4 Components of a Powerful New Corporate Commercial
by Brian Troy and Bethany Ditnes - AfterGLO Films
Over the past few years we’ve seen a pronounced evolution in the style of corporate filmmaking. “New Corporate” is in essence a hybrid of independent cinema and documentary. It is people-centric with a strong focus on story.
New Corporate is still relatively new to the mainstream. As a result, the genre is wide ranging in terms of execution and final product. In spite of its newness, some patterns have started to emerge.
So, inspired by some of the most viral commercials the internet has ever seen (and a recent project of ours), we set out to explore those patterns. Here are our four key components of a powerful New Corporate commercial.
New Corporate has set the bar high when it comes to storytelling. Regardless of whether the story has been scripted, staged, or truthfully documented, it must be emotionally engaging enough to enable its audience to experience empathy throughout.
Below is an example of a minimalist approach to empathetic, documentary style storytelling. This two-minute mini doc by AfterGLO Films was produced for Comcast’s Internet Essentials program's A Day in the Life series. Internet Essentials is an outreach program that provides low-cost high-speed Internet to low-income residents across the US. The goal for this video was to showcase a truthful representation of the ways in which in-home Internet access enhances the film’s subject’s quality of life.
2. Shooting Style
Cinéma vérité, coupled with a little lens flare and slow motion, creates a look that’s outside what we have grown to expect from a traditional corporate film. New Corporate shooting styles allow the audience to enter the film rather than look in from afar. Engaging viewers in this intimate manner enhances the feeling of sincerity.
Here is an example from a series by Minute Maid titled, #doinggood. In this series, children are filmed discussing how well their single parents have done when it comes to raising them. Emotional moments are captured in a documentary style. The handheld camera work and natural light support the sincerity of the piece.
Traditional corporate films often feature talking heads and b-roll. Barring the addition of any graphics or special effects, if the film has been scripted the editing process is likely going to be a relatively straightforward one. New Corporate combines an immersive cinematic experience with a memorable message so subtle that it is barely detectable at first glance.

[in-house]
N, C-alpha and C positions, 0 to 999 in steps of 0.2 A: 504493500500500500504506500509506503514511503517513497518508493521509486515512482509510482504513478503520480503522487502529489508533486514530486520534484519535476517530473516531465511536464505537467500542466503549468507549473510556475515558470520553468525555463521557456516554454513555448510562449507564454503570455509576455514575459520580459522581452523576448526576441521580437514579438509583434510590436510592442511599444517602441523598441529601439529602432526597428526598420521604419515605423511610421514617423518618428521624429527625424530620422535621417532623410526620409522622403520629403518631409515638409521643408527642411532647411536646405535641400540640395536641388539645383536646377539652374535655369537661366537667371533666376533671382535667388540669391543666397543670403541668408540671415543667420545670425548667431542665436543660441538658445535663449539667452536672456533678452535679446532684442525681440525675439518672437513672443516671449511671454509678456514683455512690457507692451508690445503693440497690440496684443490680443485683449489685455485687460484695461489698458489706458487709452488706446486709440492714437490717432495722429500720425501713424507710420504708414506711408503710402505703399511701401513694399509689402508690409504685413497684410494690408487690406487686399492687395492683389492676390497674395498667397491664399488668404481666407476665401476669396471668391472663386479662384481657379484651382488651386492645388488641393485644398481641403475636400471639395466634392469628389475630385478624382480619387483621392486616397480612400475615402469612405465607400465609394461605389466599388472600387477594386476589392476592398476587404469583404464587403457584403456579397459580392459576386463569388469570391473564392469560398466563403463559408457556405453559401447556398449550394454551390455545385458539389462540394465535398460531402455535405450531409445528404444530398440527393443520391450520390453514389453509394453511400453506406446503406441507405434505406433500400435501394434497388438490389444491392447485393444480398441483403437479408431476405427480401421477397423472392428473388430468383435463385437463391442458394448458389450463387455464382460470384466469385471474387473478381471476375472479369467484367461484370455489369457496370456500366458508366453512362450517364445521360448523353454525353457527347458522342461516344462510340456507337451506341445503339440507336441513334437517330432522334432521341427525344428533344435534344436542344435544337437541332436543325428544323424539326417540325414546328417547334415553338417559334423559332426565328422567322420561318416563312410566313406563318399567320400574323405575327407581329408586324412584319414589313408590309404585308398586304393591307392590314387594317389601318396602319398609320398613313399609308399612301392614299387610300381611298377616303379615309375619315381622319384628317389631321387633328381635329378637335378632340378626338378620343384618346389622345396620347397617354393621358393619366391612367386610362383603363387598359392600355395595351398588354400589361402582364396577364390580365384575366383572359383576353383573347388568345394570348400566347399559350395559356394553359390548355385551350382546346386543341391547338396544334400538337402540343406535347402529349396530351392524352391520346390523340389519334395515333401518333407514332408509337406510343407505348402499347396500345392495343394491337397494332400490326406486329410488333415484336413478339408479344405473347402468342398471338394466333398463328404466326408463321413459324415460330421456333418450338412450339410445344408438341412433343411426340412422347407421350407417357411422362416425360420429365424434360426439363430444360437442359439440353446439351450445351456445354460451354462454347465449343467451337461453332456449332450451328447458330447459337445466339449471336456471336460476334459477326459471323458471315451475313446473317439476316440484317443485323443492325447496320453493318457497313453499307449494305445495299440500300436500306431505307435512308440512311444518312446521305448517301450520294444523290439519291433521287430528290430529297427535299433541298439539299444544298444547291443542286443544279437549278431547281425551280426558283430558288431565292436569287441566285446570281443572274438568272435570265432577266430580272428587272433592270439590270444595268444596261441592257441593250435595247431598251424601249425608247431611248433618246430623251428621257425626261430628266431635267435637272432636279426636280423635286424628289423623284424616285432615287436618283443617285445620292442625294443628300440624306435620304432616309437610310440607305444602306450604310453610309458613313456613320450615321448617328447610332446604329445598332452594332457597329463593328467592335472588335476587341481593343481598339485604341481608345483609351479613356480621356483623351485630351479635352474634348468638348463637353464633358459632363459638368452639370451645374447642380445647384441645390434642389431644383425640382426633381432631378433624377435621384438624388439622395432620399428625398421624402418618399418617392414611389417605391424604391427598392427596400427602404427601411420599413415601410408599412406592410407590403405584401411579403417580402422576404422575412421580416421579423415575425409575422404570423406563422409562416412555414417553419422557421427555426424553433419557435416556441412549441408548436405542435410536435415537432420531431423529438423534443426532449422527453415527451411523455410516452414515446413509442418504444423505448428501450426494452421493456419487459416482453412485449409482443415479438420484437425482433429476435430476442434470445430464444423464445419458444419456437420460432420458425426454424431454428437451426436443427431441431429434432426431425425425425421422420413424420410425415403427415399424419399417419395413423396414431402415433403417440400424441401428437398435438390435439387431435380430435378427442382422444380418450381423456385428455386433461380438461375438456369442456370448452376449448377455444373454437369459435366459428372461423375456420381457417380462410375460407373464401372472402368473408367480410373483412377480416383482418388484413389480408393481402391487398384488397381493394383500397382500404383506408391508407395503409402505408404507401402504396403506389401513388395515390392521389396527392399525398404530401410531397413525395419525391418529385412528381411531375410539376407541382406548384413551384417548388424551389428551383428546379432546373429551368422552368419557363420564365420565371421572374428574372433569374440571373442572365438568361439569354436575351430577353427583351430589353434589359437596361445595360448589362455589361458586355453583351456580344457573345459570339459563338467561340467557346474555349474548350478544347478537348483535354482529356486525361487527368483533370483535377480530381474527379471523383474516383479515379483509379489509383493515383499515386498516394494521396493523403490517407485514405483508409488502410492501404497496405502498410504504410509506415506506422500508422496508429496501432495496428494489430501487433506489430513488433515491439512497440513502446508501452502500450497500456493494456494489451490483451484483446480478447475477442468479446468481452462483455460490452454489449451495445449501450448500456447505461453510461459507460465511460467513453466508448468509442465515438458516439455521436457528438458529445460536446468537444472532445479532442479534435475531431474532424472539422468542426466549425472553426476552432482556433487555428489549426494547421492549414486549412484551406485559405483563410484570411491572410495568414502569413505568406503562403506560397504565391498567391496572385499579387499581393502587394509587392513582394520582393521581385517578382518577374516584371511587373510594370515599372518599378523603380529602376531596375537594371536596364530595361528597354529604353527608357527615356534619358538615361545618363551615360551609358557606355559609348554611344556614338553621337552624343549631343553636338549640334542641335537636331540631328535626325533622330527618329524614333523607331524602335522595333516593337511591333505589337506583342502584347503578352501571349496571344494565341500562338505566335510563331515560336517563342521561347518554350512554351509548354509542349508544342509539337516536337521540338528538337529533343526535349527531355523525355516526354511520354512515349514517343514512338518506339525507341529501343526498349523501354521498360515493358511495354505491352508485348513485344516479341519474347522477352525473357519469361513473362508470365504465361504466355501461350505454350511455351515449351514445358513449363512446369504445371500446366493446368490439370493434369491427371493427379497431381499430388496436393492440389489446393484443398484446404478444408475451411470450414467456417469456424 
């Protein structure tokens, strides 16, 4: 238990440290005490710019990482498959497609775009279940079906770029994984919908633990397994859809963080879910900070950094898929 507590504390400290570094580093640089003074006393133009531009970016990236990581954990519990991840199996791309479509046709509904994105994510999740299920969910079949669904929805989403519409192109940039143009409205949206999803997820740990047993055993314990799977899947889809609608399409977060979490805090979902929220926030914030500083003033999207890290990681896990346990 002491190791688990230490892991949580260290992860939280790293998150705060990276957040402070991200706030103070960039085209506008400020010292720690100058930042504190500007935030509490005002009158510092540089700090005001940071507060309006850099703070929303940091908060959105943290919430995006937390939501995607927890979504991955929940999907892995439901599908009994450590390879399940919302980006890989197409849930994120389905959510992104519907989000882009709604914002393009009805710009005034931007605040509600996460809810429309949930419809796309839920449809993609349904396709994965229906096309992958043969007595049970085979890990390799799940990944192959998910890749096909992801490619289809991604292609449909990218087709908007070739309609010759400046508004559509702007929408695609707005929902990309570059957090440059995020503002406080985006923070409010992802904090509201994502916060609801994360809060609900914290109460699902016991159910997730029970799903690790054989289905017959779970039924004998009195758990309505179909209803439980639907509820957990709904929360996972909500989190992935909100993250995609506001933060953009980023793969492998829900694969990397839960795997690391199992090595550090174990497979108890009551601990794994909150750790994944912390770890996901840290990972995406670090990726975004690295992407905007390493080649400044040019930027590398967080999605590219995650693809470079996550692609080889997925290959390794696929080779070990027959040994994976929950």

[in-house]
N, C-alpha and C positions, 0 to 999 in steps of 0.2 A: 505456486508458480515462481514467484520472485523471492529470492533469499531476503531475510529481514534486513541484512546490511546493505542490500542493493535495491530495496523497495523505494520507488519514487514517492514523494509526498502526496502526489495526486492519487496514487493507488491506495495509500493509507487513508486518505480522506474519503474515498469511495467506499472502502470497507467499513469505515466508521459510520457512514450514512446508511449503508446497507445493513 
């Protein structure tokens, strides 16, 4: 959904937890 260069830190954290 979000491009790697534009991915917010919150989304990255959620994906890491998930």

TrueMove H, a Thailand based company, produced a short film titled Giving. It showcases a refined editing technique that moves the audience seamlessly through the story.
Certain styles of music are often associated with a particular genre of filmmaking. Traditional corporate films are no different. On most music licensing sites there is a category titled “Corporate.” This music is meant to appeal to a broad audience. Traditionally, such songs have an electronic, sometimes sterile quality with predicable swelling tones that build throughout. They usually end with either a majestic crash or the tapering off of heartwarming pings.
New Corporate requires a song that feels like a score. The song needs to be a work of art in itself in order to intensify the film’s emotional level. Another short film from Thailand titled Thai Good Stories exemplifies this element. This song is so congruent with the emotional quality of the film that it seems as though it was written specifically for the piece.
It’s difficult to say why this style of filmmaking for corporations is becoming more popular. A combination of the following factors seems to have influenced this evolution.
The stylistic choices seen in mainstream documentary filmmaking over the past decade.
The affordability of high-end cameras. This enables independent filmmakers and boutique production companies to produce high end visuals and take on clients once reserved for large agencies.
The relocation of advertising from television to the Internet.
Social media as a marketing platform.
And lastly, perhaps the desire of audiences to once again feel connected to people rather than products and technology.
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